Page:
Monday, January 30, 2017

From Grade 8 to Grade 9

This year, I'm learning a lot about how we can help students (particularly math students) transition from grade 8 to grade 9 successfully. 

There are a lot of reasons why this transition is not successful for all grade 9 students in many boards. Off the top of my head, this is because differences include:

New school:
  • Students go from knowing their way around their school very well to not knowing where to find anything or anyone.
  • Students go from having two nutrition breaks in the day to one lunch break (that's gotta make the period before lunch soooo hard for hungry students!). 
  • Students go from having opportunities to play and get outside (recess is a given) to having nothing like this scheduled (students can go out at lunch time, but don't have to).
  • Students spend more time on the bus. Bus rides, in a rural area like ours, get longer as there is only one high school servicing a large geographical area.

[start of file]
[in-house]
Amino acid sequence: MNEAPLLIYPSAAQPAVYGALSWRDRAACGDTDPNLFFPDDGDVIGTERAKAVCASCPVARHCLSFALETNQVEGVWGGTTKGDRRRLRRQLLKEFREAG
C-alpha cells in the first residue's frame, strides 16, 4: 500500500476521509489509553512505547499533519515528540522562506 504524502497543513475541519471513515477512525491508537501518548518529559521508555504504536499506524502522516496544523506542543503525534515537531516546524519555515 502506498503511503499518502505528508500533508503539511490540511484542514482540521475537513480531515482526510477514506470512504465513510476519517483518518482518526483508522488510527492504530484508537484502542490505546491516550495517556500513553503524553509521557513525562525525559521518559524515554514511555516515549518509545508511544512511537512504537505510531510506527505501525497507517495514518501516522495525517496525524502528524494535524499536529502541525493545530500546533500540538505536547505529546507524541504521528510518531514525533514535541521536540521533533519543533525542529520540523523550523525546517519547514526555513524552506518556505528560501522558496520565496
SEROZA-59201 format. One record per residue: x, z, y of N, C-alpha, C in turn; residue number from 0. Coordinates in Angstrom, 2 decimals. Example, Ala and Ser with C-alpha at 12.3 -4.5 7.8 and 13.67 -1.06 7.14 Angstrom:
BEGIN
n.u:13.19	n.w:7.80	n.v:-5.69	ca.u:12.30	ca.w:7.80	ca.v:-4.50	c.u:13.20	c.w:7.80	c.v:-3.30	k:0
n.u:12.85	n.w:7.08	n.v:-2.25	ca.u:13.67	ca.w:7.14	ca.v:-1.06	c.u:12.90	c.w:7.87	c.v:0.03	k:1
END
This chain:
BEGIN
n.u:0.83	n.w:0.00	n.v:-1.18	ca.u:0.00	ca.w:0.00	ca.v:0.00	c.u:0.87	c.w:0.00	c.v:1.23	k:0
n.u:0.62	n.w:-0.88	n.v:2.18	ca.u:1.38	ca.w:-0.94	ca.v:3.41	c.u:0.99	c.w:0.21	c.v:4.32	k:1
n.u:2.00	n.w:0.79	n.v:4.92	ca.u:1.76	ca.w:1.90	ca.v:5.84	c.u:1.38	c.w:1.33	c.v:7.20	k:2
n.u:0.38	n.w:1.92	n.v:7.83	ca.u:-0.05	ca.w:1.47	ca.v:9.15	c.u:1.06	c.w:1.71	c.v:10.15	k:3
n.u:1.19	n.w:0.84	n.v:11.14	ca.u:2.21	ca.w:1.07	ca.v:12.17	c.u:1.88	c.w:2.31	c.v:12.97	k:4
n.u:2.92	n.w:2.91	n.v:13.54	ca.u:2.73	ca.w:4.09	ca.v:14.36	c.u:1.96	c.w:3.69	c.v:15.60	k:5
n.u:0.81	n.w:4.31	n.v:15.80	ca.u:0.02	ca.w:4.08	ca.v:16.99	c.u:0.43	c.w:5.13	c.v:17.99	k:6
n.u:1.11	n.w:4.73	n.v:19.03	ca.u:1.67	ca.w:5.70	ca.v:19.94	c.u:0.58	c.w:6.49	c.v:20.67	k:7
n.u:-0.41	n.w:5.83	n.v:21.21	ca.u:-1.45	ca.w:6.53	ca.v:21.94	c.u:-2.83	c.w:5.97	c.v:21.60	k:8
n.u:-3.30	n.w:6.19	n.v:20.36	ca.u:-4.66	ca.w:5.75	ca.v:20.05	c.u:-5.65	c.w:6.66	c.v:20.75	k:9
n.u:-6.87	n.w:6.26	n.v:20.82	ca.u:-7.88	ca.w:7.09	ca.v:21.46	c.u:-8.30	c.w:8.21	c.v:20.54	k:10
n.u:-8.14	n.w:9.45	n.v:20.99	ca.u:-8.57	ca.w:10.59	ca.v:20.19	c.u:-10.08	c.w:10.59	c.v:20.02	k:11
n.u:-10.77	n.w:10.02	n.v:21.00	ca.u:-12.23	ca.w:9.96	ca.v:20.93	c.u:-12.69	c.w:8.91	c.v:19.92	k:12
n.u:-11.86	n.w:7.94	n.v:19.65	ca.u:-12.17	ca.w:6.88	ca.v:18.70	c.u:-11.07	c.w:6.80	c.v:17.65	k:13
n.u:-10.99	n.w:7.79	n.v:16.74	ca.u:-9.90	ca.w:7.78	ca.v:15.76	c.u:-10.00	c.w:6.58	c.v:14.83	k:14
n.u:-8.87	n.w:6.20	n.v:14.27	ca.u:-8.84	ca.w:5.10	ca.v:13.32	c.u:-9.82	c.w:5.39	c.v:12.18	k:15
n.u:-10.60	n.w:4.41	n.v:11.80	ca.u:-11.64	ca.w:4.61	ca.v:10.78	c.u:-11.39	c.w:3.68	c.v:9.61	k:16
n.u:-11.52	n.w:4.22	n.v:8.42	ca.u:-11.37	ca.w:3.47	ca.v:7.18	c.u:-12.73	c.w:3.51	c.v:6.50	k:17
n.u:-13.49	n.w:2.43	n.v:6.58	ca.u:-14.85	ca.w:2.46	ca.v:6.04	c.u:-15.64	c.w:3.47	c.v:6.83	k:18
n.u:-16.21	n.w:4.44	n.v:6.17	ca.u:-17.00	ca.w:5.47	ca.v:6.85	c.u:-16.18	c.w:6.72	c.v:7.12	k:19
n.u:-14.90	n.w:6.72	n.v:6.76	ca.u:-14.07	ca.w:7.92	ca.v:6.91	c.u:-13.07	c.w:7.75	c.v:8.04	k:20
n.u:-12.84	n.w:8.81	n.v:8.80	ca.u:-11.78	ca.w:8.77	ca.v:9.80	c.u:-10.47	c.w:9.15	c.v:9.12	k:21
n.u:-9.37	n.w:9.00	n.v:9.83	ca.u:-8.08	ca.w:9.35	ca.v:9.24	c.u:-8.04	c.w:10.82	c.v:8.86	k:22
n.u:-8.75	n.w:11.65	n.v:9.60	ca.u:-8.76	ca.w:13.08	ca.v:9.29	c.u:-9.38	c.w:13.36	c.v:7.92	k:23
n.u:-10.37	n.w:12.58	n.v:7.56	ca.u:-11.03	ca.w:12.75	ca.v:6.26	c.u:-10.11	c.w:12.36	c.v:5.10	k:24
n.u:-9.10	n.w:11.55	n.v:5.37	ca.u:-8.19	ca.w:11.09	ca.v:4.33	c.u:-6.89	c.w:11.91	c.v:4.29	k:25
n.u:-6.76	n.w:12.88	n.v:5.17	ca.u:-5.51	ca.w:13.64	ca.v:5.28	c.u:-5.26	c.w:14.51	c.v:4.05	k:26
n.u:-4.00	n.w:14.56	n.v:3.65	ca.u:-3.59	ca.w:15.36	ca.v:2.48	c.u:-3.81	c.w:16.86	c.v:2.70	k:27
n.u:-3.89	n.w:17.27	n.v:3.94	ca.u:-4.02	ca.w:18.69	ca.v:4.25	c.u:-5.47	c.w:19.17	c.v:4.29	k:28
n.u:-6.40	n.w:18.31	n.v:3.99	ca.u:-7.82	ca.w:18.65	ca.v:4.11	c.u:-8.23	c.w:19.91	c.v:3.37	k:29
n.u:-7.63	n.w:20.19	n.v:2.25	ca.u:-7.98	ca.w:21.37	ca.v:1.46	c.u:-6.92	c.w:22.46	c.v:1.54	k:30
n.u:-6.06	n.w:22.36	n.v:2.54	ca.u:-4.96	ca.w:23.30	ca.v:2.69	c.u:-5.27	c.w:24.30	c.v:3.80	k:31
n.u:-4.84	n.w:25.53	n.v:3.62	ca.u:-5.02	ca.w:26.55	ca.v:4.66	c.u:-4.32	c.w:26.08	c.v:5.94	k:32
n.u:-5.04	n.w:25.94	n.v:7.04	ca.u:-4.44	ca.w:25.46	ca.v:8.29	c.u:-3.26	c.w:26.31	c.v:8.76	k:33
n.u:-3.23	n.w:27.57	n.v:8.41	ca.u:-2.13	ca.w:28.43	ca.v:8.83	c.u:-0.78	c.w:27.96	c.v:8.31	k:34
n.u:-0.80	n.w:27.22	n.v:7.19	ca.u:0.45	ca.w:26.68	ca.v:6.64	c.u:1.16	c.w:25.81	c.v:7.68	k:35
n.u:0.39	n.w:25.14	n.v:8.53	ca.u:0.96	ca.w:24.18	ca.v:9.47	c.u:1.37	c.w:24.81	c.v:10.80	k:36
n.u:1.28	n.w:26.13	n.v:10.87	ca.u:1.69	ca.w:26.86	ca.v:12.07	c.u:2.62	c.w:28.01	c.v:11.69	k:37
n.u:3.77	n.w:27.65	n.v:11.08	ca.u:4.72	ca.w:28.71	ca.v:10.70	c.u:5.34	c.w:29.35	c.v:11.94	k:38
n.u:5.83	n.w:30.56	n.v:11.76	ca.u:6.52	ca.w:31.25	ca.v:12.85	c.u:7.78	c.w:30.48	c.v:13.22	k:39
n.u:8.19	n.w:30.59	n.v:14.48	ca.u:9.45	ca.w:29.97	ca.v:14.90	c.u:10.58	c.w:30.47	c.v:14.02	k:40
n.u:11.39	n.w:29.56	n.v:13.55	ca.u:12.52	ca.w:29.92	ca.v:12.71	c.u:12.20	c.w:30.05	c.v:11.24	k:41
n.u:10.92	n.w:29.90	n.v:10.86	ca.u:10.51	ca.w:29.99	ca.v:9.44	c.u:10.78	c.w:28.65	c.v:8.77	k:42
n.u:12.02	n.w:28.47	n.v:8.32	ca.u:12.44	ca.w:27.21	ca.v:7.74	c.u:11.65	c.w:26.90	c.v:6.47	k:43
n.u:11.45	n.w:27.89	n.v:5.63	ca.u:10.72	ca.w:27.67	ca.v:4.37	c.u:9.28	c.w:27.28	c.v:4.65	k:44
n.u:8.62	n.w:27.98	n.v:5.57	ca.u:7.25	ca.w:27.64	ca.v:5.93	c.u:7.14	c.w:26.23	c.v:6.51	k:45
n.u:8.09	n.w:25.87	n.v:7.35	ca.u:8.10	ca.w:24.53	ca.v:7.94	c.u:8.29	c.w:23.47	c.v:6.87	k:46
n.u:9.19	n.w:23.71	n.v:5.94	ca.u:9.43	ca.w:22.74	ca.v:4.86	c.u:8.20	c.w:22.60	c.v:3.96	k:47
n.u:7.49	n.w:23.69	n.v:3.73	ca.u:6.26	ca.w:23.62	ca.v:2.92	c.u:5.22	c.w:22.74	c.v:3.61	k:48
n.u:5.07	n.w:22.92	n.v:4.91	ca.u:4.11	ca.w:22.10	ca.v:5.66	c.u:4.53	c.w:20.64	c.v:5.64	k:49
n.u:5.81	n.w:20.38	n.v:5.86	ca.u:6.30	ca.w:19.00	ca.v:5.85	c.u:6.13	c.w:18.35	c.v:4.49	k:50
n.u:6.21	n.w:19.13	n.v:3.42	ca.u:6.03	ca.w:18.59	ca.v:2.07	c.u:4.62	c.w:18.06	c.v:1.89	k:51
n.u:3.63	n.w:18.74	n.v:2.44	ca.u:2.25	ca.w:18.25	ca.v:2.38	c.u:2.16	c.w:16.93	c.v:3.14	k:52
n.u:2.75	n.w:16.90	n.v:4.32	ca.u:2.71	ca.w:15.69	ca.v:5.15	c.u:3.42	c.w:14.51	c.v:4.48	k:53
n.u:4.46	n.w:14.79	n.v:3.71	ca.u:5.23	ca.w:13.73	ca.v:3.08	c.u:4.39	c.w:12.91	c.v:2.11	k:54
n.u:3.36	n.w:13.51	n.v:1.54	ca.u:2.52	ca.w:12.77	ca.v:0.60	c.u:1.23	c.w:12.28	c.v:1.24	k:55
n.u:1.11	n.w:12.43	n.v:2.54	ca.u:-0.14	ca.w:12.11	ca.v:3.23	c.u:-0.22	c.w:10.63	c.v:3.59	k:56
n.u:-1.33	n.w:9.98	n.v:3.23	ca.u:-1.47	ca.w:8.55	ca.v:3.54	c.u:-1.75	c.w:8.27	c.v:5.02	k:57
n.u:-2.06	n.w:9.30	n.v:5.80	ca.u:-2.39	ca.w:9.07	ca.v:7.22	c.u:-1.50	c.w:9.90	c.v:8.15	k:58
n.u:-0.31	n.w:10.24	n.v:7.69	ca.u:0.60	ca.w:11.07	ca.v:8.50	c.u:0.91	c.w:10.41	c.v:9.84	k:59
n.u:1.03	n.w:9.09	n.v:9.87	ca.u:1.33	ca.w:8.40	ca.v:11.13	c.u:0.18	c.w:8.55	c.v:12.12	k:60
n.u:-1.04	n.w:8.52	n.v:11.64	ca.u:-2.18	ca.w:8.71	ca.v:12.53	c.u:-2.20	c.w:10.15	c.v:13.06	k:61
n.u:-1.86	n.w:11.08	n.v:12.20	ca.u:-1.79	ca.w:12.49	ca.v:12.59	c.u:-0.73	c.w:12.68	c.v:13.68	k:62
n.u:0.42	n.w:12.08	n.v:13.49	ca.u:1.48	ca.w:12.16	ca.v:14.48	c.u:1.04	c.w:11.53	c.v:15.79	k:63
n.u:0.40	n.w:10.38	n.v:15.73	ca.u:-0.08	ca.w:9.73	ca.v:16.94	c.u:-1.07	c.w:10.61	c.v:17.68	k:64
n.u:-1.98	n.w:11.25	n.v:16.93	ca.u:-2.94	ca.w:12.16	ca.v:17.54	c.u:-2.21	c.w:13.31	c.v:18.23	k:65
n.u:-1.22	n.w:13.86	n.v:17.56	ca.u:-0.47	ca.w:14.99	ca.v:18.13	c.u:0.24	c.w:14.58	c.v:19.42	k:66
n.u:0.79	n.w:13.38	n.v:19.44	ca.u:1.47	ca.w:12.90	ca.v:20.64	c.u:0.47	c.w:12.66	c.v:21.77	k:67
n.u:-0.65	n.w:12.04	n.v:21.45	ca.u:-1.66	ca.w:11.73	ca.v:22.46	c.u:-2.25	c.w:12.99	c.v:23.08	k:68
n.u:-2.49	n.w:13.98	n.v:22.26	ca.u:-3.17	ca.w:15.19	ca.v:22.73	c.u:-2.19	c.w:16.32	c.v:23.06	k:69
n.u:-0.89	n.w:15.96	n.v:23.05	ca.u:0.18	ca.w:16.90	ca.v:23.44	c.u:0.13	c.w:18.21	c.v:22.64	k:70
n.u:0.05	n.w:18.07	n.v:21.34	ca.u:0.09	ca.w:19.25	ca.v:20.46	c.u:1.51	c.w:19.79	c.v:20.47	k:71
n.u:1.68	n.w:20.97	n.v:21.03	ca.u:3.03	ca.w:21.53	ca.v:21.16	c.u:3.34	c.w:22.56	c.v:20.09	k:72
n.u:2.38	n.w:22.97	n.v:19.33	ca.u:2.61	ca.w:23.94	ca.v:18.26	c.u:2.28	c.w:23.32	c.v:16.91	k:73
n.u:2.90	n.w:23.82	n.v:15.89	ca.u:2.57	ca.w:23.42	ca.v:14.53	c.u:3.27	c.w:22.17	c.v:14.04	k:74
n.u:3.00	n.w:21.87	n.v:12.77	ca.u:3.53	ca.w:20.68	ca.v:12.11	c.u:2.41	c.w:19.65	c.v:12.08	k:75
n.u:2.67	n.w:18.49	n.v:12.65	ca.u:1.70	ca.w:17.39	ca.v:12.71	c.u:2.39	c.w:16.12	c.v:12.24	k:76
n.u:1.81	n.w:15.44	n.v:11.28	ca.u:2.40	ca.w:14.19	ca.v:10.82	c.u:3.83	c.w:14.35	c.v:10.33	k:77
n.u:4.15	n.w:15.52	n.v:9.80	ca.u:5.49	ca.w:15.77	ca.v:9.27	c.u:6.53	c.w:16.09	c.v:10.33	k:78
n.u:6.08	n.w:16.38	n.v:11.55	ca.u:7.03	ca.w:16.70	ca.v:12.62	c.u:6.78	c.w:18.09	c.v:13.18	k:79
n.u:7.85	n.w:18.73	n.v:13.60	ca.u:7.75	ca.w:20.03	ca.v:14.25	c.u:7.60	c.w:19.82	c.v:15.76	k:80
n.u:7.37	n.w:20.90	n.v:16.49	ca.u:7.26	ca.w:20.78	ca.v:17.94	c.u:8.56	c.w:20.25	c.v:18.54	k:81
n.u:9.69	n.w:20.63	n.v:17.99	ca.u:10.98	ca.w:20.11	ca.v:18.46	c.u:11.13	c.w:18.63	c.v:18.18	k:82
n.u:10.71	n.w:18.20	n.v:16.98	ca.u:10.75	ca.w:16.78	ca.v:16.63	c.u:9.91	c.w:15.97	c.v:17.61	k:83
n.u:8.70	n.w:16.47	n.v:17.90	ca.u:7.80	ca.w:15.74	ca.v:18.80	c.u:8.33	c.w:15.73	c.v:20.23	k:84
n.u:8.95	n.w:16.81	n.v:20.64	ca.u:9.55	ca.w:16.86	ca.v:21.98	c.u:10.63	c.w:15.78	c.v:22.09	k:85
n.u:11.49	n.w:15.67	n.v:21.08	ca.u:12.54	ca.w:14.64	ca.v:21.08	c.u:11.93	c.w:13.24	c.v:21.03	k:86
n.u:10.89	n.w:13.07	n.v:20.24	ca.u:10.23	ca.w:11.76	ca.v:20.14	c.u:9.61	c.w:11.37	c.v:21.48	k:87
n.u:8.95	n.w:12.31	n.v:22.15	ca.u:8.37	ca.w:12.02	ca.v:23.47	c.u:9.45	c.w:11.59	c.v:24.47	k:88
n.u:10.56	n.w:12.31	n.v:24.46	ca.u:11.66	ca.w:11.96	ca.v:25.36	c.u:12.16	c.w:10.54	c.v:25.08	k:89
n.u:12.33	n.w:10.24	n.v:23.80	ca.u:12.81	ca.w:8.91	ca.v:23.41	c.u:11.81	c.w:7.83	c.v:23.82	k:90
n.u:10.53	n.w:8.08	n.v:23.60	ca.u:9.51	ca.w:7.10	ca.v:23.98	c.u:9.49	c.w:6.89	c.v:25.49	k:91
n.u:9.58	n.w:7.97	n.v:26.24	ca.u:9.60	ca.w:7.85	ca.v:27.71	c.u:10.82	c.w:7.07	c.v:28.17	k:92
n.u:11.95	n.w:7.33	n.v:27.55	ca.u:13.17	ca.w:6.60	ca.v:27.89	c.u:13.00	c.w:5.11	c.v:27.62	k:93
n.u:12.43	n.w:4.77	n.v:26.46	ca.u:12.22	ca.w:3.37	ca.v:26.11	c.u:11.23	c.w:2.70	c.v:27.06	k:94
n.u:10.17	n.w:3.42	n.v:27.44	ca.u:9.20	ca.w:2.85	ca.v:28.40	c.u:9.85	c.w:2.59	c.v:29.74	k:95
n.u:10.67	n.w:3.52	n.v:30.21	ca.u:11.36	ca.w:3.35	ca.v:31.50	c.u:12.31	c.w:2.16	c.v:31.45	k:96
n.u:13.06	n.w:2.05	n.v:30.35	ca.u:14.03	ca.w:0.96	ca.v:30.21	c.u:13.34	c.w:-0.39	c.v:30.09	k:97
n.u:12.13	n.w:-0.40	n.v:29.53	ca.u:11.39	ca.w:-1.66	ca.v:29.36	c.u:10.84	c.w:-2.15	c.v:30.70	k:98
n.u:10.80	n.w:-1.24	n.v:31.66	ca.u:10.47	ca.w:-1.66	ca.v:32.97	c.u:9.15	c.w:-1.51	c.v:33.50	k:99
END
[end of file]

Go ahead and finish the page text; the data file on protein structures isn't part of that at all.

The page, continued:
New teachers:
  • Students go from having one teacher who knows them (and the 30 other students in her/his class) really well to having four teachers who know them (and the 70 other students they teach that semester) very little.
  • Students go from knowing all the teachers in their school (having been taught by most of them) to knowing NONE of the teachers in the high school.
  • Students go from knowing what one teacher expects from them to having four potentially very different teachers, and having to juggle a myriad of expectations.

New peers:
  • Students go from having the same peer group to support them all day to different peer groups that change throughout the day.
  • Students may not even be with their usual peer group if their timetable is significantly different than their friends'.

New courses:
  • Students go from unstreamed classes to streamed classes (that carry their own stigmas).